With Inflation increasing month to month with high prices at the pumps, groceries skyrocketing, building costs increasing, and many other items going up, What Can You Expect From Heating Bills in The Coming Months
That is the question we asked several providers of heating energy so consumers in the area can plan for their colder weather budgeting.
Jason Higdon, General Manager with DeKalb-Cherokee Gas said their company had a 13 percent residential rate increase on September 1, with small business consumers seeing 12 percent, large commercial 14 percent and Ag consumers a 15 percent increase. He said natural gas pricing is on global scale with supply and demand dictating price. Higdon said their rate increase is due to higher prices charged to them. He did not indicate they expect any further rate hike in the foreseeable future. However, he did say that could change if the US continues to export large amounts of natural gas to Europe due to the shortage there caused by the Russia-Ukraine war. Higdon said there is not a supply problem in the United States but there is a production problem with governmental regulations playing a major role with the amount produced and available to consumers. He said consumers could talk with their elected State and Federal Representatives about the regulations constraining production.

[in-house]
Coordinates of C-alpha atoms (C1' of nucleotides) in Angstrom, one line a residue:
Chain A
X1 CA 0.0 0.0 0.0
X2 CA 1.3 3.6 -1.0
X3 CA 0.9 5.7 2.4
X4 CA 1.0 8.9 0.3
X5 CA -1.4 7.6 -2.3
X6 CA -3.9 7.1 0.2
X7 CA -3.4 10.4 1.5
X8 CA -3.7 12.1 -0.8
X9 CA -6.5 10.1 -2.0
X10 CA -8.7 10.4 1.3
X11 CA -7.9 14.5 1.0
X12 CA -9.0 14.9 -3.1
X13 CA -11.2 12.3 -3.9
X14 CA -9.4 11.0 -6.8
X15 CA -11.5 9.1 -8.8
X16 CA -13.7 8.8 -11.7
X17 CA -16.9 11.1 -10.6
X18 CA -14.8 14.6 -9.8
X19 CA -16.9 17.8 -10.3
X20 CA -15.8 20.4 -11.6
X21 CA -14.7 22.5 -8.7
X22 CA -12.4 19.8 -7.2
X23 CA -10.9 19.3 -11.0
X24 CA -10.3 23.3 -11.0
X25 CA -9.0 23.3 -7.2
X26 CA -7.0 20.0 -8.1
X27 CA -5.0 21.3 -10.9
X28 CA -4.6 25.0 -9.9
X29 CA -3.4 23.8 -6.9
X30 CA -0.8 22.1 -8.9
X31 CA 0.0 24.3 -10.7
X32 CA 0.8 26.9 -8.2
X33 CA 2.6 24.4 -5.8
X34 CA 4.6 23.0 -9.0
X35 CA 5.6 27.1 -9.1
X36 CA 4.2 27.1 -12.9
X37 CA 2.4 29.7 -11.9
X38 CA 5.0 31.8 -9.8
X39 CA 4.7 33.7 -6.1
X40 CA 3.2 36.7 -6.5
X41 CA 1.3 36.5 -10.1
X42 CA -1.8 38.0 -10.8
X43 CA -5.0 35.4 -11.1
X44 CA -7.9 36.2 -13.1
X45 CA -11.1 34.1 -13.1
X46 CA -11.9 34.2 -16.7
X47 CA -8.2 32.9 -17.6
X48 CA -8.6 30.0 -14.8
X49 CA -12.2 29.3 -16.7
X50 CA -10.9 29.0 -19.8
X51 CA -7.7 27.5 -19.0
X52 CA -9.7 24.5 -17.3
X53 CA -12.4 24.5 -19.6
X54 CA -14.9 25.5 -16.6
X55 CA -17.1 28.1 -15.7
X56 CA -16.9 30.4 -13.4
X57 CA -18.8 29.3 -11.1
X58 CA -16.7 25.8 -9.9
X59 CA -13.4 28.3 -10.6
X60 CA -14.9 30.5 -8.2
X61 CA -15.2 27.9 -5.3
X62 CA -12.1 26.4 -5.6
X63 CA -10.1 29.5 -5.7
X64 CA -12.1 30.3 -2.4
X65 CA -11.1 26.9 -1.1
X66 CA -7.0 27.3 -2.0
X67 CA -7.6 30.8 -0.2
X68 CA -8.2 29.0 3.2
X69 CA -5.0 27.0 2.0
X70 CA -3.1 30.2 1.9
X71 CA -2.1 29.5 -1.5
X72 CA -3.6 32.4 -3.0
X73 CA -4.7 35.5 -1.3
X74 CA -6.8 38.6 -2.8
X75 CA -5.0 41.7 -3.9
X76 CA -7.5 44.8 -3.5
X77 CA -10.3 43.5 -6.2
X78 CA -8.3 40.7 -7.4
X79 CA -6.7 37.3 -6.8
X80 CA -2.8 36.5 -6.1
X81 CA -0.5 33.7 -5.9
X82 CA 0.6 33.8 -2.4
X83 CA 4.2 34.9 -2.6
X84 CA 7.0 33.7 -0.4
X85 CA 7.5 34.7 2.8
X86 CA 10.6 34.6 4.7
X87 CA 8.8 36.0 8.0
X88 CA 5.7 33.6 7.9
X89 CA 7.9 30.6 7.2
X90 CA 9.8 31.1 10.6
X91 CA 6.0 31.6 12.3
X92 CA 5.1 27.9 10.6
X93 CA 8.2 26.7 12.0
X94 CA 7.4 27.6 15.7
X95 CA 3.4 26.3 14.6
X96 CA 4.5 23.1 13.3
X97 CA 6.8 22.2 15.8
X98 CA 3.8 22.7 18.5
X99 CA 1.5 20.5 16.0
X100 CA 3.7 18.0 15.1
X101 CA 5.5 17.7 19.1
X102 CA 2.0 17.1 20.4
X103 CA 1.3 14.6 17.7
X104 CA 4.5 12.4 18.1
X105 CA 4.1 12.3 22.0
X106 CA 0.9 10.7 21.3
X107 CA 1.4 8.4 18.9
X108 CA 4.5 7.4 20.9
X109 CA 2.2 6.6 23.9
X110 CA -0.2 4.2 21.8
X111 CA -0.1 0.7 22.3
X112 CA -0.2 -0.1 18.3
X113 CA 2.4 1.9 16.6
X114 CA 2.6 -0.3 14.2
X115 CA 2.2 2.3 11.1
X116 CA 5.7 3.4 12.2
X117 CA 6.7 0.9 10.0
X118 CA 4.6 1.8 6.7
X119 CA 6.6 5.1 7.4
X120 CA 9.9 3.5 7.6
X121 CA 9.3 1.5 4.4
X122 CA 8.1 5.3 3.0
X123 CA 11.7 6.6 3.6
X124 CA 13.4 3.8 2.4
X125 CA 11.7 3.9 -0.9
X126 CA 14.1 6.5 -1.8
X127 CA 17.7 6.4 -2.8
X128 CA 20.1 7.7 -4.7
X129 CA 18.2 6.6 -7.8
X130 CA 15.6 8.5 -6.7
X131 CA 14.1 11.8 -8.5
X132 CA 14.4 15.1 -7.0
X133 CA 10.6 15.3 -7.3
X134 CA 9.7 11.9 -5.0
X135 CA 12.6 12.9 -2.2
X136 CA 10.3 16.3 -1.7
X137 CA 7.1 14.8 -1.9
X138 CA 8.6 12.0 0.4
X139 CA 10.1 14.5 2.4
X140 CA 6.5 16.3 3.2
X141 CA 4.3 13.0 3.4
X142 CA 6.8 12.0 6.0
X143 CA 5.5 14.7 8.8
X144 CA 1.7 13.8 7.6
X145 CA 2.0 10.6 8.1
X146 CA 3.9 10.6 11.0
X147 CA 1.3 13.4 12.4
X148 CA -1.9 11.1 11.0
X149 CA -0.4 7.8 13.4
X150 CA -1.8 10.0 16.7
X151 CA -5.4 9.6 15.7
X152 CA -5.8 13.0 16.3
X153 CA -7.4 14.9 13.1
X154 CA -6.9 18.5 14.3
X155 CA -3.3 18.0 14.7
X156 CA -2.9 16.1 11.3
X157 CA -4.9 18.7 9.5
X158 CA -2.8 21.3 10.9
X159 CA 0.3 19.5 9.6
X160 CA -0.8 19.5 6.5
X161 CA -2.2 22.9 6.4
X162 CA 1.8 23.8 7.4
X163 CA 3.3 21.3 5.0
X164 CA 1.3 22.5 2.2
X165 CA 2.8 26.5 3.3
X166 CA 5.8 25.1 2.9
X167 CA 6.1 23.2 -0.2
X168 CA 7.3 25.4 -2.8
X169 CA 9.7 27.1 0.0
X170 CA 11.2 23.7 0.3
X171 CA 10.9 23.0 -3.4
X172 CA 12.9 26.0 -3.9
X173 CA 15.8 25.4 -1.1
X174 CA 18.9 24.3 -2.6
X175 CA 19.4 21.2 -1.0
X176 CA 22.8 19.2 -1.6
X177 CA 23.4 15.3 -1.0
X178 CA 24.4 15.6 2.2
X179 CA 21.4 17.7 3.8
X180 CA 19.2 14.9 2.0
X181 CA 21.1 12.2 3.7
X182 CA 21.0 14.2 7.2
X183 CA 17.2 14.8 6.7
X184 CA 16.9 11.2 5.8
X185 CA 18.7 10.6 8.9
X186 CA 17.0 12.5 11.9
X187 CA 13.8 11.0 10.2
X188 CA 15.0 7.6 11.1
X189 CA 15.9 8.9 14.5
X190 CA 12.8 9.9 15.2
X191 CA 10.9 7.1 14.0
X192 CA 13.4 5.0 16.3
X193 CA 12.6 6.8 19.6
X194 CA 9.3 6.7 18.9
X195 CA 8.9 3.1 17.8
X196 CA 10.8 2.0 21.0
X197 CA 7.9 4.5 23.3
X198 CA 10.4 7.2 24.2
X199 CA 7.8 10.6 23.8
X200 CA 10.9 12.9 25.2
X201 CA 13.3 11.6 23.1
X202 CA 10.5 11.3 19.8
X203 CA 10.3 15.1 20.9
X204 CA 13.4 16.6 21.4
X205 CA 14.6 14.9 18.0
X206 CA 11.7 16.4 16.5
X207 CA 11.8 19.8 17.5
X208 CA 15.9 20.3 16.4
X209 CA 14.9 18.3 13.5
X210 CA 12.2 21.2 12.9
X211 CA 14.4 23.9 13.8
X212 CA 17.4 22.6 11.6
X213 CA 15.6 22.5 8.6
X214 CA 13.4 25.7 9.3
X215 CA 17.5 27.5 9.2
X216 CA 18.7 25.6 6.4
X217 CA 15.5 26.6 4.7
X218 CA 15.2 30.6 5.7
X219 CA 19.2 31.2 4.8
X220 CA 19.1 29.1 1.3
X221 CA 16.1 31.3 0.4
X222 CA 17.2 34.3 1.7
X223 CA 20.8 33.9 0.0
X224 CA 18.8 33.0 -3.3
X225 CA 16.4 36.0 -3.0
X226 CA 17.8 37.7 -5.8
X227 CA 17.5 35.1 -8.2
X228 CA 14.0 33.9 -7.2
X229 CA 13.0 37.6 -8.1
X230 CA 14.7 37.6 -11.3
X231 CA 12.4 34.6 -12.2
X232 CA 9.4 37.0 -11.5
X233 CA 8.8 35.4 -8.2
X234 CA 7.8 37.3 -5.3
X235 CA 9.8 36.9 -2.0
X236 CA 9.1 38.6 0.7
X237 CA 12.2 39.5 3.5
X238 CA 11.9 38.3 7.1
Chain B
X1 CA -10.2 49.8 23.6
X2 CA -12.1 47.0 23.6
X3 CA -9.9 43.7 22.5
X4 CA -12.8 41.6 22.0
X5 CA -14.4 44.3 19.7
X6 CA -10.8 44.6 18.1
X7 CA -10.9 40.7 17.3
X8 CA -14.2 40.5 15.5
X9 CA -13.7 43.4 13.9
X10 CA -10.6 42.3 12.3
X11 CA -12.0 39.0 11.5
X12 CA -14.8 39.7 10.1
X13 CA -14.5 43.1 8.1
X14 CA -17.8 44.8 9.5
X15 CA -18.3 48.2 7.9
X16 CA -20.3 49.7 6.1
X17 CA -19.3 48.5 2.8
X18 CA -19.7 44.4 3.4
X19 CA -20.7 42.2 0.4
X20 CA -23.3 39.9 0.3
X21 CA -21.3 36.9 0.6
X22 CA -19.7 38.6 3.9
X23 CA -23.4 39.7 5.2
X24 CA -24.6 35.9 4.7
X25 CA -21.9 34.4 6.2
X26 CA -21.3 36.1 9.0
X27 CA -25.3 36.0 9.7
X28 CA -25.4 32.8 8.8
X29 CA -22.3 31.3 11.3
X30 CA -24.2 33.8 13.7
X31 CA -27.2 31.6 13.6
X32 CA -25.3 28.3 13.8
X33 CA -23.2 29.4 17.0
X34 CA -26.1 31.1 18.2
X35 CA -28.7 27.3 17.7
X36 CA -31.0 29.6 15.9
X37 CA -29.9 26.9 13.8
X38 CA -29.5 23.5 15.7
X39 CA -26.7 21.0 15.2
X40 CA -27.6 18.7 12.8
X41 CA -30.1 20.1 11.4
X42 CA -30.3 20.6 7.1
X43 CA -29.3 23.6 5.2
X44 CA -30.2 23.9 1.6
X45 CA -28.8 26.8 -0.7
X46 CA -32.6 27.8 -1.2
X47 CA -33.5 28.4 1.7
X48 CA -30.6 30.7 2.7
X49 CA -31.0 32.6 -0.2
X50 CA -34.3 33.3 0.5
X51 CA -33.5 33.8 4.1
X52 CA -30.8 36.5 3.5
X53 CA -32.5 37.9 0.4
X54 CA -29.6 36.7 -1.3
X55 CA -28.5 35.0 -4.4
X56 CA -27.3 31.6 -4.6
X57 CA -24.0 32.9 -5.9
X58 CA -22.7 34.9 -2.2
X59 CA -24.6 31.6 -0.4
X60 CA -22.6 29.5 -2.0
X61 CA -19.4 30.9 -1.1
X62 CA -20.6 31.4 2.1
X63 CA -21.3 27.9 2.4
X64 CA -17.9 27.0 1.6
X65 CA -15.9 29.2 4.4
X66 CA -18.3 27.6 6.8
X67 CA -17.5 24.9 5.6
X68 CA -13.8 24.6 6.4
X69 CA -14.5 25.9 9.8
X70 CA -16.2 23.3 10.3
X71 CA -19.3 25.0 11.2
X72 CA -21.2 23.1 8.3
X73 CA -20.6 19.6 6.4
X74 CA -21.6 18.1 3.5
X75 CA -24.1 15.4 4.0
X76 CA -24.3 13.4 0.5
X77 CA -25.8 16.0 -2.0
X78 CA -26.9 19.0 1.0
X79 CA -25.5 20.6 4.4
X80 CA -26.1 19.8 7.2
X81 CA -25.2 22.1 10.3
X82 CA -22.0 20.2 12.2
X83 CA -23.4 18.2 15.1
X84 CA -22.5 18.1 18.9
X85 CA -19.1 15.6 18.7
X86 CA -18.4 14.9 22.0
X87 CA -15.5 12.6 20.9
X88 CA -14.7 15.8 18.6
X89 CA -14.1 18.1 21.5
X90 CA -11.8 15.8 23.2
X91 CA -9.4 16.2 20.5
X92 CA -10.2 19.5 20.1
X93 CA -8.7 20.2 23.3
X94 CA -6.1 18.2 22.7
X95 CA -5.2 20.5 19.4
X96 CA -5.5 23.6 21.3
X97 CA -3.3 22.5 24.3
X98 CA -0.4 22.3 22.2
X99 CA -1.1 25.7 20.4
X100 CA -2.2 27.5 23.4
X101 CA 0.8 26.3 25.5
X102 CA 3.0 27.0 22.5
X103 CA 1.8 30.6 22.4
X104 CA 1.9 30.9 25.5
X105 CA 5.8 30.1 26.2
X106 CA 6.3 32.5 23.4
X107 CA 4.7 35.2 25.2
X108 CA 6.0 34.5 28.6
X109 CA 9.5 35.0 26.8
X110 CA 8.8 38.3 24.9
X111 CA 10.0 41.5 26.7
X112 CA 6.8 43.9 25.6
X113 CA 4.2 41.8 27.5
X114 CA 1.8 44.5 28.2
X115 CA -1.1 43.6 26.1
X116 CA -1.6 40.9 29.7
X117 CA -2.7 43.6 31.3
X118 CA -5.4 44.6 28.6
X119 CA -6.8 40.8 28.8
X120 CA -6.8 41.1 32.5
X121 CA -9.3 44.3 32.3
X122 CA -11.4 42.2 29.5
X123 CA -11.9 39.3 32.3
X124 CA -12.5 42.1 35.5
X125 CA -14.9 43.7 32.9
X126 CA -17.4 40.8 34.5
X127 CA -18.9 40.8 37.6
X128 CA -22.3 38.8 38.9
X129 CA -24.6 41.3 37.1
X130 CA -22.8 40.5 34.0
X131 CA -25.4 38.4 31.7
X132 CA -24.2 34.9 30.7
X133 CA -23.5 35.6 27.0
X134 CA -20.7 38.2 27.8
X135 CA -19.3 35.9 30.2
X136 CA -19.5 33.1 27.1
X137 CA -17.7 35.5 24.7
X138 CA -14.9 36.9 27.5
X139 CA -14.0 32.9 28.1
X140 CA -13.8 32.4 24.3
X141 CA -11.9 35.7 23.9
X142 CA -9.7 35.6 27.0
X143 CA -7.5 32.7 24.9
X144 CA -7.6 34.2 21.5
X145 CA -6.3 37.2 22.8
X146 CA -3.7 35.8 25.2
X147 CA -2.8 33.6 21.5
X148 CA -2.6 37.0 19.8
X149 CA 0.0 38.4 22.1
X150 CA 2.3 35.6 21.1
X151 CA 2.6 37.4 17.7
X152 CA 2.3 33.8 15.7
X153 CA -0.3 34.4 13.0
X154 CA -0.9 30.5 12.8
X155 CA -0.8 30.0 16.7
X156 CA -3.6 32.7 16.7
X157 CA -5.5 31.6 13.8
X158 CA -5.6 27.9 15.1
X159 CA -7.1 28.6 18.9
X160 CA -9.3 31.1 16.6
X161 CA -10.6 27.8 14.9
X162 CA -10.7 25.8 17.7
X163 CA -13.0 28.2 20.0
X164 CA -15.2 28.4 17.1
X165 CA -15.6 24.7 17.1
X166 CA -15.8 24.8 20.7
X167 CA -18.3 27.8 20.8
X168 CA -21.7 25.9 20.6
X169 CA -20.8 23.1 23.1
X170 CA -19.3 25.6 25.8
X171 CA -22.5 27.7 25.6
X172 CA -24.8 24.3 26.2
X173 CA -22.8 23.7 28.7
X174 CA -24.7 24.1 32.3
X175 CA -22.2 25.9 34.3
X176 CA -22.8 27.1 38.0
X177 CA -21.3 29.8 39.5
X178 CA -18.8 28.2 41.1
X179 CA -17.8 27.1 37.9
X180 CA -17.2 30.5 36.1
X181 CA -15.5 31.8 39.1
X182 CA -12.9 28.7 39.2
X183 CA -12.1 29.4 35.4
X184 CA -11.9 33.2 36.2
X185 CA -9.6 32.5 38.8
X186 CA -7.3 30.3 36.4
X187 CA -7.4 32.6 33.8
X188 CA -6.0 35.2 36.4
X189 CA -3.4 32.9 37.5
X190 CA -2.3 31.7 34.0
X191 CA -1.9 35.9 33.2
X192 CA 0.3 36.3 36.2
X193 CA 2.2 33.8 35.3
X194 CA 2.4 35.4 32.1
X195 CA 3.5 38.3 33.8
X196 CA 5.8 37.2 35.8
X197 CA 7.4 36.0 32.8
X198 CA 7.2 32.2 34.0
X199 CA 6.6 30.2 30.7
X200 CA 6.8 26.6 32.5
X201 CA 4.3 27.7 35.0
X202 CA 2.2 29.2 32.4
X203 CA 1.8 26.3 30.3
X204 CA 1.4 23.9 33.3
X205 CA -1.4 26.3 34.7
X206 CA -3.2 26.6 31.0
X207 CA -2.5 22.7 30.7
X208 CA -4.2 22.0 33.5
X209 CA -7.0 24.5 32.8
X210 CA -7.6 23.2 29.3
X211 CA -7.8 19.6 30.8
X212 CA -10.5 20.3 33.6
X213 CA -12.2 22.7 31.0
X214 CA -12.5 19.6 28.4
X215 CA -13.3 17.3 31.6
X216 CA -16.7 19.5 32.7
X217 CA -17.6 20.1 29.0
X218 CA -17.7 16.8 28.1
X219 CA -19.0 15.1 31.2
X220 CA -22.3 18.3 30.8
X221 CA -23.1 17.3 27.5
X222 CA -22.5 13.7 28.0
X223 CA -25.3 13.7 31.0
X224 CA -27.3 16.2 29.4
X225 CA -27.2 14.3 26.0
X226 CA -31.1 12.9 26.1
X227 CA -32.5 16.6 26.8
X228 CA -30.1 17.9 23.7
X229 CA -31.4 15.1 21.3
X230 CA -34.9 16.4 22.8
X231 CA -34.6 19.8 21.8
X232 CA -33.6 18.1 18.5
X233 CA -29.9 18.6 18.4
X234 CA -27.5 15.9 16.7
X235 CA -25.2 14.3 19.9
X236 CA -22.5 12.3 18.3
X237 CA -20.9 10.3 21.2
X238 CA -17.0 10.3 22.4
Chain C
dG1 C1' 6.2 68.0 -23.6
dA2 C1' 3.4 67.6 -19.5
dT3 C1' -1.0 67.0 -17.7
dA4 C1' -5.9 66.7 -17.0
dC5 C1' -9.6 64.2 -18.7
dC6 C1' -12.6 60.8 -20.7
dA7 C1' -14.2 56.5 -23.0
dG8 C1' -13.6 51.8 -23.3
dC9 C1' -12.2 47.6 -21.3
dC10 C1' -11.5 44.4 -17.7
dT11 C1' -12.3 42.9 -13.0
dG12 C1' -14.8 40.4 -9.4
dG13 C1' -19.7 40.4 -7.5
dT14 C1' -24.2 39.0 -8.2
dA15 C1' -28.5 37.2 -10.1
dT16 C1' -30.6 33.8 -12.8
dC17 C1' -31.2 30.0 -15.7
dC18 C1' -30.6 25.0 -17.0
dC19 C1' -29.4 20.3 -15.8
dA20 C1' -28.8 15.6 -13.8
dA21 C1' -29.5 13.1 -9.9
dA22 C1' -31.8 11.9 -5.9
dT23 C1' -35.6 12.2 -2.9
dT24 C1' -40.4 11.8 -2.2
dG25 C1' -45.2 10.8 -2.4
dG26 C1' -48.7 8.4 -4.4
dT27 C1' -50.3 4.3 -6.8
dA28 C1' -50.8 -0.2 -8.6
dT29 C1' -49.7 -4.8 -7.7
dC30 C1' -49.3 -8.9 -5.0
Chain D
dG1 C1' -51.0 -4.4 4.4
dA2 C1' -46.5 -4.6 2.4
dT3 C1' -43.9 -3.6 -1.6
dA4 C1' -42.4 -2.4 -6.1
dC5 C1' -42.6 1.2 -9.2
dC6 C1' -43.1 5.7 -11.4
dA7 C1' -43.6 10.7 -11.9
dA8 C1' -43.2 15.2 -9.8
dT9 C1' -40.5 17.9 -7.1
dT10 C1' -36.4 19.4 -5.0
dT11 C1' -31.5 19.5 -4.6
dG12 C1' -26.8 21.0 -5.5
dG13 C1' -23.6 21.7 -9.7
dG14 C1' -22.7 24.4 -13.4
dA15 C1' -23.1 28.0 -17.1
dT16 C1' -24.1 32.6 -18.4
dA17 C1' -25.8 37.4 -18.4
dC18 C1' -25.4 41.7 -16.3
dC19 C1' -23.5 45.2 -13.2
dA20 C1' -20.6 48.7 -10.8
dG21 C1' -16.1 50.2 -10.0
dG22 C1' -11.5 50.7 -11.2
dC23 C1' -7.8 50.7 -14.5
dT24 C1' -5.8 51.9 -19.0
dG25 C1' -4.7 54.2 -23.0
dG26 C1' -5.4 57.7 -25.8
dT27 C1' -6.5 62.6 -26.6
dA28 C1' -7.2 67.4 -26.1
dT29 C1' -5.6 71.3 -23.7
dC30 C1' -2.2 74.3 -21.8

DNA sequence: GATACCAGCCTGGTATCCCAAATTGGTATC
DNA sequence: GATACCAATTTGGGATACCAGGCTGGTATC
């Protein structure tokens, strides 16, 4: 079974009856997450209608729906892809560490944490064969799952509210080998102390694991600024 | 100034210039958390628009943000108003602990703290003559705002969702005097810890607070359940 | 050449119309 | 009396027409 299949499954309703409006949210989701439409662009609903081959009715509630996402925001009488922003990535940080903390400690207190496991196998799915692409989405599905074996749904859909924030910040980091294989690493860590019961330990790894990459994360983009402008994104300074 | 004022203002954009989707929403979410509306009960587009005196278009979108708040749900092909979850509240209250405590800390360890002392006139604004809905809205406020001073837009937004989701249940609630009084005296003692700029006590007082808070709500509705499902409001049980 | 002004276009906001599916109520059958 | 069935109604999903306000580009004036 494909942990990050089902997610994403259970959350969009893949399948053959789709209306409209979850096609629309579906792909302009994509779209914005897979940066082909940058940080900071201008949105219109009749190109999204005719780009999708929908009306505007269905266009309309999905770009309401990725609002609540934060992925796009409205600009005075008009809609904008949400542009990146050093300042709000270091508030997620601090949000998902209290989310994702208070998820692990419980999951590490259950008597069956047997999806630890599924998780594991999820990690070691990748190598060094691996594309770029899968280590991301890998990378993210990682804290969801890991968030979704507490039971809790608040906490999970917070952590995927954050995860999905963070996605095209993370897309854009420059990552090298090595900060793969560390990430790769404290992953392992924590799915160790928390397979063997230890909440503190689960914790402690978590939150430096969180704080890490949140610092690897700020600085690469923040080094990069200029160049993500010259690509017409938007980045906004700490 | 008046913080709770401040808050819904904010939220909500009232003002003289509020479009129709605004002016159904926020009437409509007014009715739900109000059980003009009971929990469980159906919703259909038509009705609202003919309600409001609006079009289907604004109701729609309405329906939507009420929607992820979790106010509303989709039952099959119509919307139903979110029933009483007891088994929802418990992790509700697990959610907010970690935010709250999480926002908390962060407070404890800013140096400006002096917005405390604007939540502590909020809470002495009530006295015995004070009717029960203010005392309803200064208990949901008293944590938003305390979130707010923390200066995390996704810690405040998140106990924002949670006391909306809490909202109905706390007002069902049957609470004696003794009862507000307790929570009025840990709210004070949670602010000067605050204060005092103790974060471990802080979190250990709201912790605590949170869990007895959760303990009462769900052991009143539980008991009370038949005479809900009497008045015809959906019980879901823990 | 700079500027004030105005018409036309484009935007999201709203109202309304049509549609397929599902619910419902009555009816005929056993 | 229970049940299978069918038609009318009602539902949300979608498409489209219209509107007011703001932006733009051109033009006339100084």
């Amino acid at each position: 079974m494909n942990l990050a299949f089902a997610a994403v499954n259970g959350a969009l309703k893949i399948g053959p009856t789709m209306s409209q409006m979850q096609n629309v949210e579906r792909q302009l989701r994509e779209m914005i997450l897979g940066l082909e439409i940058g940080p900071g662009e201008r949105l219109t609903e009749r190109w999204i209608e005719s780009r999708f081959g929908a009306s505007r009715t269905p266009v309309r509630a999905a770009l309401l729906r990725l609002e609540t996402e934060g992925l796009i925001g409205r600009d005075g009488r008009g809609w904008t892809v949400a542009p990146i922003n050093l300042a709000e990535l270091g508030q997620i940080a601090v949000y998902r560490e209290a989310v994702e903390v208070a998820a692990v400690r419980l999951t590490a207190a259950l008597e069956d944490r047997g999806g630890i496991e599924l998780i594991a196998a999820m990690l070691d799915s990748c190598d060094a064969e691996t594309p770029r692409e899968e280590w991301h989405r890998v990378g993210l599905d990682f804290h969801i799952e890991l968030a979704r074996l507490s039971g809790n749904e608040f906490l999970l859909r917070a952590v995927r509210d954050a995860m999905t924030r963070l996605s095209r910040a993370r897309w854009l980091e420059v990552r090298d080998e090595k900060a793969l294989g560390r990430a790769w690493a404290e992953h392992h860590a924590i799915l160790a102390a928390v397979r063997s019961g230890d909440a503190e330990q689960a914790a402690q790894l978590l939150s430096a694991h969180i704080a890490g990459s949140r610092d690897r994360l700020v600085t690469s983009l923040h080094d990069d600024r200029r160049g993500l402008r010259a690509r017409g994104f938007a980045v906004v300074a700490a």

On the electric side of heating, we spoke with Randall Wilkie, General Manager of the Cherokee Electric Co-op about rates to see if there are any increases planned. He said Cherokee Electric and TVA have no rate increases planned for this heating season. However, he did say that TVA has a fuel rate adjustment that could increase rates. There are several factors which play a part in determining the fuel rate adjustment. One of those factors of course is the weather, in the event of extremely cold weather for an extended period causing the usage and demands to exceed the TVA capacity; they would have to go out on the open market to buy those extra kilowatt hours. He said we did see an increase in fuel rate adjustment in the summer due to the extreme hot weather for an extended period which caused the rate adjustment fluctuate from 2.9 cents per kilowatt hour in June and 4.09 cents in July and up to 4.93 cents in August and back down to 3.27 cents in September. Wilkie said the TVA fuel rate adjustment is based on the cost of providing electricity.
Propane users can expect price increases as the weather gets colder due to propane prices fluctuating based on supply and demand. The propane companies we spoke with said if more propane is being exported to Europe that could affect local prices at home. So, propane users can expect price increases as the demand grows across the country due to colder weather. One spokes person said some companies offer level billing so customers could budget the same each month for propane gas. So, propane customers need to speak with their service representative to see if their company offers that service.